Local News

Ask Anything: 10 questions with Durham schools Superintendent Carl Harris

Posted July 22, 2008
Updated October 28, 2009

1

What do you see in the future for Durham Public Schools? Would you wish to have more qualified teachers, more schools built, better teacher raises? – Cheryl Harrington, Durham

Durham Public Schools has a very bright future, thanks to the most supportive community around!

Last November, Durham voters overwhelmingly approved nearly $200 million to support the building of new schools and renovations and expansions to many existing schools. We are doing our very best to keep up with our community’s growth, and so far we are doing a good job of it. We are opening two new schools this year, and we have several more planned. Visit dpsnc.net/construction to learn more.

DPS is committed to having the best teachers we can possibly find – and supporting their work! We recruit not only from our own schools of education here in North Carolina, but from many states across the country. We have a greatly successful teacher mentor program that serves as a national model, and we offer hundreds of professional development opportunities for our teachers every year. We all know that our teachers deserve much more than they earn, but North Carolina has made great progress in raising teacher salaries over the years. We support this with a competitive local supplement.

2

Dr. Harris, what can be done to improve the image of DPS? We have three in the system that had been in private school before. We are absolutely thrilled with the education they are receiving. I know there are some challenges for DPS, but the opportunity is there for every student to excel. Why then, are people stunned when I tell them my kids go to DPS and I am proud of it? – Diana, Durham

It is always thrilling to hear from a satisfied parent, Diana, and I assure you I hear more and more stories like yours each and every day. Durham Public Schools has made tremendous progress over the last decade, and more and more people are talking about it. We are often, however, compared with our neighbors in Wake County and Chapel Hill-Carrboro. Being an urban district as we are, we face the same types of challenges as other urban school systems, and when compared to them, we are very favorable.

That said, we have significantly bolstered our communications efforts with parents and the community.

We have an award-winning Web site and a 24-hour cable TV channel. We have electronic newsletters to communicate with our parents, staff and community partners. We use a computerized phone system to regularly communicate with our parents. But most importantly, if parents like you keep spreading the good news about Durham Public Schools, others will see the quality of education we provide our students.

3

With all the money being generated by the "school lottery," why are parents still being asked by teachers to purchase supplies that less fortunate students cannot afford? – Kenneth Pittman, Durham

While we are grateful to receive some funding from the Education Lottery, it is earmarked for construction and K-3 teacher salaries, with no discretionary funds for supplies. State funds are inadequate in funding instructional supplies. DPS only receives $59.04 per student per year for this, and allotments have not kept pace with inflation. State technology funds are only $6.77 per student and textbooks are funded at $67.85 per student. Instructional supply funds, therefore, must be used to offset these and other deficit areas.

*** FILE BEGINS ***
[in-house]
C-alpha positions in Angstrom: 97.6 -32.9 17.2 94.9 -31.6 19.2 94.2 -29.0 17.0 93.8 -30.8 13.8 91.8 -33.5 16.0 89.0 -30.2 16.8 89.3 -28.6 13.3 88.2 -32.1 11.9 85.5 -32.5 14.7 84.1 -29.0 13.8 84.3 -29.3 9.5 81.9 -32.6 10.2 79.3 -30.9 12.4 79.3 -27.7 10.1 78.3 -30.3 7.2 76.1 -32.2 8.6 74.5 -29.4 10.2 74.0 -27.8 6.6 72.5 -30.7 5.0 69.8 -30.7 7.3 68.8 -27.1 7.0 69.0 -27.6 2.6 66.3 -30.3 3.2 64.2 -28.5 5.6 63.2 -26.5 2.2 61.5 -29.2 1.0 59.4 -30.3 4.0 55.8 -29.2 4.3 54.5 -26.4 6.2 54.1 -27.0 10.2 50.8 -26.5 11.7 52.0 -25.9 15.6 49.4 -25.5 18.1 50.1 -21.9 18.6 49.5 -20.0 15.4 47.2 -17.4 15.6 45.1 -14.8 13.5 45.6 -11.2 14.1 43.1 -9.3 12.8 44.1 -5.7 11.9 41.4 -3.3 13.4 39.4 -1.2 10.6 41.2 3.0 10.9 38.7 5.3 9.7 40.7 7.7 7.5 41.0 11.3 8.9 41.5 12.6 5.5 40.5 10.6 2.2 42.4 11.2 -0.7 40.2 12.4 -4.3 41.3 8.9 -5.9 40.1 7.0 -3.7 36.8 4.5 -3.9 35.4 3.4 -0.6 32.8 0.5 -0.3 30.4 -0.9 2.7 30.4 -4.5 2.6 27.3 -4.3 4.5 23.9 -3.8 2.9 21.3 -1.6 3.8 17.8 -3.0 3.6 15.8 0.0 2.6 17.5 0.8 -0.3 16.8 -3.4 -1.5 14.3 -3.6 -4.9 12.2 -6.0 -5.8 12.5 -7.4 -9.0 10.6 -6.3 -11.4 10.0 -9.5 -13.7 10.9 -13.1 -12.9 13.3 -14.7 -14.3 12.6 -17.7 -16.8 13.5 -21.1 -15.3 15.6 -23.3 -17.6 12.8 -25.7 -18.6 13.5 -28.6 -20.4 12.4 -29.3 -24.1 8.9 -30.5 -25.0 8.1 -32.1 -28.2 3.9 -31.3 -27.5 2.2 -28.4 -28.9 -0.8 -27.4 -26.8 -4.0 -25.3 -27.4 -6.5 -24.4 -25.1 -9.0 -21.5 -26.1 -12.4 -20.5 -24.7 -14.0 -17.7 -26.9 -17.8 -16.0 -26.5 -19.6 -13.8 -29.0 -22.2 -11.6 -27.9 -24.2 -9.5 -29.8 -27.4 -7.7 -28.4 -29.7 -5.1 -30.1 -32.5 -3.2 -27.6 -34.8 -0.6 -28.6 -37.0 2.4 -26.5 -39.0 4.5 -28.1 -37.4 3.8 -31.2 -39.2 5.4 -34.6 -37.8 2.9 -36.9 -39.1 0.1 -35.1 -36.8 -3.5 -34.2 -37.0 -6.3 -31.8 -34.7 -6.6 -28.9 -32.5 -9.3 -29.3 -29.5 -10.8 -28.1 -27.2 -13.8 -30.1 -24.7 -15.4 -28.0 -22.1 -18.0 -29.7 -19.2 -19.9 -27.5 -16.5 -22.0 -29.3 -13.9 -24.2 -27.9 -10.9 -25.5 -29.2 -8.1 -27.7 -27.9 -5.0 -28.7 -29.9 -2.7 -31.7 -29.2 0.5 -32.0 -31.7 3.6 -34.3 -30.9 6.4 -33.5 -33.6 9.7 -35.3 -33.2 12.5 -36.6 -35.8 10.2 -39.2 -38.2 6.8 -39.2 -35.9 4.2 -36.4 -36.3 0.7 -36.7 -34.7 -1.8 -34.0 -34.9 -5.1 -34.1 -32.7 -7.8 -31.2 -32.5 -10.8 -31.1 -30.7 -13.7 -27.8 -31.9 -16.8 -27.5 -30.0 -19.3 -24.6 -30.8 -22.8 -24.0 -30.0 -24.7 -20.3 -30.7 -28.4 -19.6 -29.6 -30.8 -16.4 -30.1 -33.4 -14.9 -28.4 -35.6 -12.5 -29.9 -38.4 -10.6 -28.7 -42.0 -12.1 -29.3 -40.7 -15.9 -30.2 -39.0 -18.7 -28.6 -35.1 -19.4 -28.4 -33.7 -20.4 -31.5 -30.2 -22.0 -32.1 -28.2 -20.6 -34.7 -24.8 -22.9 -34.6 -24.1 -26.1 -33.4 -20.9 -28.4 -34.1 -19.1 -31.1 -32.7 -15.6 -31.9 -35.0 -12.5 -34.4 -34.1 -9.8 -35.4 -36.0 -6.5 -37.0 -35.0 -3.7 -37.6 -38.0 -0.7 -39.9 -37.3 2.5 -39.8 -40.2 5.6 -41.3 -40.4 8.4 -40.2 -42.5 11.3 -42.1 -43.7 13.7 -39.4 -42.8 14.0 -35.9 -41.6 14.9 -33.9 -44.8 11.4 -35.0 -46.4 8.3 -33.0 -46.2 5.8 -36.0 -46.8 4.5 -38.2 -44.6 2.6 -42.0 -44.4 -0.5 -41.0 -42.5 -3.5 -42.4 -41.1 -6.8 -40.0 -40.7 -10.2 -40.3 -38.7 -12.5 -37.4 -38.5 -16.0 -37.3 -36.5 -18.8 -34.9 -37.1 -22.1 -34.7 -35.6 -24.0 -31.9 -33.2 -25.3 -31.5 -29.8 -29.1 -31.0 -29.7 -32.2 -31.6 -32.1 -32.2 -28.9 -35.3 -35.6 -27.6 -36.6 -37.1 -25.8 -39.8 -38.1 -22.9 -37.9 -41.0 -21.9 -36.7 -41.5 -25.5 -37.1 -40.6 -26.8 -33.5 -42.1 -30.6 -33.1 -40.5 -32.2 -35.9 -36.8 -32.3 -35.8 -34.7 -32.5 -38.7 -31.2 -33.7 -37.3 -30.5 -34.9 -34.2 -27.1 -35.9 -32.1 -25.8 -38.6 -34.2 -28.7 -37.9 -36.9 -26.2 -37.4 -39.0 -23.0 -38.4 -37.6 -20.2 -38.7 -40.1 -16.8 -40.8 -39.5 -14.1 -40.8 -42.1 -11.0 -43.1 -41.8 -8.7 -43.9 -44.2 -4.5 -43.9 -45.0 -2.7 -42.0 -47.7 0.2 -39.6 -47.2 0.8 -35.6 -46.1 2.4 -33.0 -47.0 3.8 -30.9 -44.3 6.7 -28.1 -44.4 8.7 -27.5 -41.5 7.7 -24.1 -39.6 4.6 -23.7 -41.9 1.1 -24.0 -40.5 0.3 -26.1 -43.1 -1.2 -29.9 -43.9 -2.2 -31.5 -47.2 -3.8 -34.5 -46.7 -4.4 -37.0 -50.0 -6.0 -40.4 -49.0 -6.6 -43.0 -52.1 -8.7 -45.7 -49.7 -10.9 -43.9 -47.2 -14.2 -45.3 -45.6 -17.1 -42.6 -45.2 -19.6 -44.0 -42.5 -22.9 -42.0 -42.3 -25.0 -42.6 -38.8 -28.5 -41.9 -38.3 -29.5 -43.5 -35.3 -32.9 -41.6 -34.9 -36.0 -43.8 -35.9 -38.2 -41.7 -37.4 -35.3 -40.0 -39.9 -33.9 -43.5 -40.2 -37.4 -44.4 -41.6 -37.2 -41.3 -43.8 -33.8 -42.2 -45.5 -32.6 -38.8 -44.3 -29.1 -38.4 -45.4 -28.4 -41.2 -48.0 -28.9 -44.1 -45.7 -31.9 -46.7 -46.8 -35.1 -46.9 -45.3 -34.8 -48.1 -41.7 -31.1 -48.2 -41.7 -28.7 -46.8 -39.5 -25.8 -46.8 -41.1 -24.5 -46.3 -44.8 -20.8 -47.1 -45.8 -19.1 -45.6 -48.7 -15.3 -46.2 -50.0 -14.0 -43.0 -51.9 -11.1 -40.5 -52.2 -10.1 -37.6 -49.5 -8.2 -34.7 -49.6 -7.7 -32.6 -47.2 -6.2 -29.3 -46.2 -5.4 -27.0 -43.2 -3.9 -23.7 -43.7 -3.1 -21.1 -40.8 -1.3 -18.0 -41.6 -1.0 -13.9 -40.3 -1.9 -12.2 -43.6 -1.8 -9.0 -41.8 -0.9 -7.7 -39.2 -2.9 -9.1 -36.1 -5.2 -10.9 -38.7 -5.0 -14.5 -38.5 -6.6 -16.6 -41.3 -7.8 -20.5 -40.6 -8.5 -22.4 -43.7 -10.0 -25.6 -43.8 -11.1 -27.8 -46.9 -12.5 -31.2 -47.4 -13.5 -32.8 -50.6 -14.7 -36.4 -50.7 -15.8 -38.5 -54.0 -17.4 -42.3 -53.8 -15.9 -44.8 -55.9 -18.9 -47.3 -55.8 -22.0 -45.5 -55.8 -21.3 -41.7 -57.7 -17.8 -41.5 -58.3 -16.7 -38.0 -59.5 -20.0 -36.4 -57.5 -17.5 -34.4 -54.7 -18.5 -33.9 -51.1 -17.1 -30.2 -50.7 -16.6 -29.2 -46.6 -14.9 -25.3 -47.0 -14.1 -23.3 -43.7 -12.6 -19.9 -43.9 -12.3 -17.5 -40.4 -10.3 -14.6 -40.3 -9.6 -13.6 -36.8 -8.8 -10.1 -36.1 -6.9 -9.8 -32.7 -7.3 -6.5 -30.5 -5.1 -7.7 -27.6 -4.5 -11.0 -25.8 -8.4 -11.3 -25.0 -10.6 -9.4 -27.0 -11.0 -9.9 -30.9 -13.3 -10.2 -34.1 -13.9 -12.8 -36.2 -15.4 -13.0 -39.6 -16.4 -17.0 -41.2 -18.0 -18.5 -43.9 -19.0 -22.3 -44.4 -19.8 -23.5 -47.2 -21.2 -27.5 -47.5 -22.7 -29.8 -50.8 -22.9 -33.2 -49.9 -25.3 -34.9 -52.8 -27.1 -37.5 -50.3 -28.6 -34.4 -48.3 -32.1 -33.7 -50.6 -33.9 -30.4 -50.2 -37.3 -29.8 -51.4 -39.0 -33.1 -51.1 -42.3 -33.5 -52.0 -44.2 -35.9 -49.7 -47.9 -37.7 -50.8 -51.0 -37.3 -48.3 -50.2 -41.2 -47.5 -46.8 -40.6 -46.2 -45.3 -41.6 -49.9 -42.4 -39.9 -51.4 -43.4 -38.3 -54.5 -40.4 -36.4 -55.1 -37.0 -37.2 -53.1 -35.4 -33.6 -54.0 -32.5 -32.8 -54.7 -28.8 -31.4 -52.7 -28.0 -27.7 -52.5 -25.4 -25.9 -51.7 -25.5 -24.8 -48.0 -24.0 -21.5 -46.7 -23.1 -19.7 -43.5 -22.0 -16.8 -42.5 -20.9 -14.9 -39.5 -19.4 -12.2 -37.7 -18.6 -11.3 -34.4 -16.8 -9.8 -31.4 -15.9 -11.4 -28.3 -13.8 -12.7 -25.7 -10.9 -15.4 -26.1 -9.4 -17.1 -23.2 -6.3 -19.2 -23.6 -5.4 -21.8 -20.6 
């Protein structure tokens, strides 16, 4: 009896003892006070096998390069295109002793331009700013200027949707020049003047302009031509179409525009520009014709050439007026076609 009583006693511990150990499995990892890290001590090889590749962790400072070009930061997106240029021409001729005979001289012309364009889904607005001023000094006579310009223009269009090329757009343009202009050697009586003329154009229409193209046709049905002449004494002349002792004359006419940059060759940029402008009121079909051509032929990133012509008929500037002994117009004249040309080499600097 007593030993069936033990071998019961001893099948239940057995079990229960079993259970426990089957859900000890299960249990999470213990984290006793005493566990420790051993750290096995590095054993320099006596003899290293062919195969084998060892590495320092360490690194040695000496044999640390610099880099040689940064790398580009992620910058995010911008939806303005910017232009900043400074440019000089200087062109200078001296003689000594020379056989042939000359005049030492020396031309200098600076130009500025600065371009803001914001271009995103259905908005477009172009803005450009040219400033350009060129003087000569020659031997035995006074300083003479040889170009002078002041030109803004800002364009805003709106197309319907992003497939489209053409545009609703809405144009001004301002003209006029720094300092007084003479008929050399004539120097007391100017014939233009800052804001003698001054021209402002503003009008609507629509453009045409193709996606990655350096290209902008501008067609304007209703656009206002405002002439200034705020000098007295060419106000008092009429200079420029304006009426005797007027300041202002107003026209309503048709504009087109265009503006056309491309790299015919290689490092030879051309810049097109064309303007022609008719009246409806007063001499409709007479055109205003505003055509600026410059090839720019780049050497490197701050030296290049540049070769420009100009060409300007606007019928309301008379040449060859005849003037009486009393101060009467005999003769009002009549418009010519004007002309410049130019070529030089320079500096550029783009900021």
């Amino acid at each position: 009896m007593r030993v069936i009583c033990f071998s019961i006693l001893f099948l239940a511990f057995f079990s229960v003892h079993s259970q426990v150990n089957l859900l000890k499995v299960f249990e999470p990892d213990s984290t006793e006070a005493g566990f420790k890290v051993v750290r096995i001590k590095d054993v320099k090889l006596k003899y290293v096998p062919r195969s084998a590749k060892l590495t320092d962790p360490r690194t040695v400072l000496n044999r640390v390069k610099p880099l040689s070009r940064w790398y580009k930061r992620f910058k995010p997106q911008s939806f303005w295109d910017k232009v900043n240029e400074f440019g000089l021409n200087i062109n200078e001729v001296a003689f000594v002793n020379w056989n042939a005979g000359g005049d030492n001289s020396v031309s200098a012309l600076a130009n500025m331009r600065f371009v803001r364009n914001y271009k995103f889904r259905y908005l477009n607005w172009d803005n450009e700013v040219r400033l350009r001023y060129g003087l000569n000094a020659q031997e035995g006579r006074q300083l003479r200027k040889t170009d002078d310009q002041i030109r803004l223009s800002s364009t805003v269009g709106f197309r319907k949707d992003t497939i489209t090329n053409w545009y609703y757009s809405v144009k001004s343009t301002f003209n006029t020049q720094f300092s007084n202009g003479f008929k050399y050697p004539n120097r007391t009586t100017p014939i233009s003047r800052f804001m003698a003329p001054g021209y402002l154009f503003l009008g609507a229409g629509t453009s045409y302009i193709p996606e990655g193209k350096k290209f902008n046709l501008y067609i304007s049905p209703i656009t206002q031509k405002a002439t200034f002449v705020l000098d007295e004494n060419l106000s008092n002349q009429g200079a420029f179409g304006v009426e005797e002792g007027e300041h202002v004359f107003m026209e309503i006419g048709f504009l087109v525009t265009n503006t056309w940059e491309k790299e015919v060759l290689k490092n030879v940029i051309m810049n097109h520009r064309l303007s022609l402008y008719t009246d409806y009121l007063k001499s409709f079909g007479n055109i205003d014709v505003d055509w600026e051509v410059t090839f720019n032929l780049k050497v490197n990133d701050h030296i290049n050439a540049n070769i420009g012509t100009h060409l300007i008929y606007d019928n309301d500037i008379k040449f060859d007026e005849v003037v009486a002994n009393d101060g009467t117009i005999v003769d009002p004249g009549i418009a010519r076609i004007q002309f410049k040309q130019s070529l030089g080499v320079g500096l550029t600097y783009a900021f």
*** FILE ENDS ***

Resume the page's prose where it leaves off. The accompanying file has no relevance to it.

We are very fortunate to have generous community partners who often come to the aid of our less fortunate students by donating school supplies, backpacks and other needs. Two years ago, students from Duke University and the University of North Carolina at Chapel Hill partnered to open the Crayons2Calculators teacher warehouse in downtown Durham. This is a wonderful collaboration that has provided tens of thousands of dollars’ worth of classroom needs for teachers at no cost.

4

With the large amount of ESL (English as a Second Language) students, how do you plan on keeping from "dumbing down" the rest of the students? I have grandchildren in three of the area's school systems and it seems that the level of studies that our 4th grade Durham student gets is considerably lower that the others. (Granville and Person counties). – Ken Foreman, Durham

We have found that our ESL students have mostly served to enhance the educational opportunities of their English-speaking counterparts. By the time they graduate, many of our students are bilingual whereas they might not otherwise have been. This will aid them in life and in their careers. Our students also have the opportunity to learn about other cultures. Durham’s diversity is one of its richest resources, and we celebrate that. We have a rigorous curriculum that challenges all students.

5

What is the purpose of the DPS television channel and couldn't those funds be put to better use equalizing facilities in each directional Durham Public Schools claims; especially when Durham already owns another propaganda channel? – Jason S., Durham

Surveys that we have conducted show us that the community wants Channel 4 and finds it to be very useful. It is a very important communications tool that features information on upcoming school events and activities, as well as showcases the many different educational, artistic and sports activities that make Durham Public Schools a great school system. It also serves a significant number of parents who do not have Internet access at home.

Many school systems have cable channels and they have found that their parents support their existence. Charlotte-Mecklenburg, Gaston County, Guilford County, and Winston-Salem/Forsyth school systems all operate their own TV channels. Wayne County will add one this fall.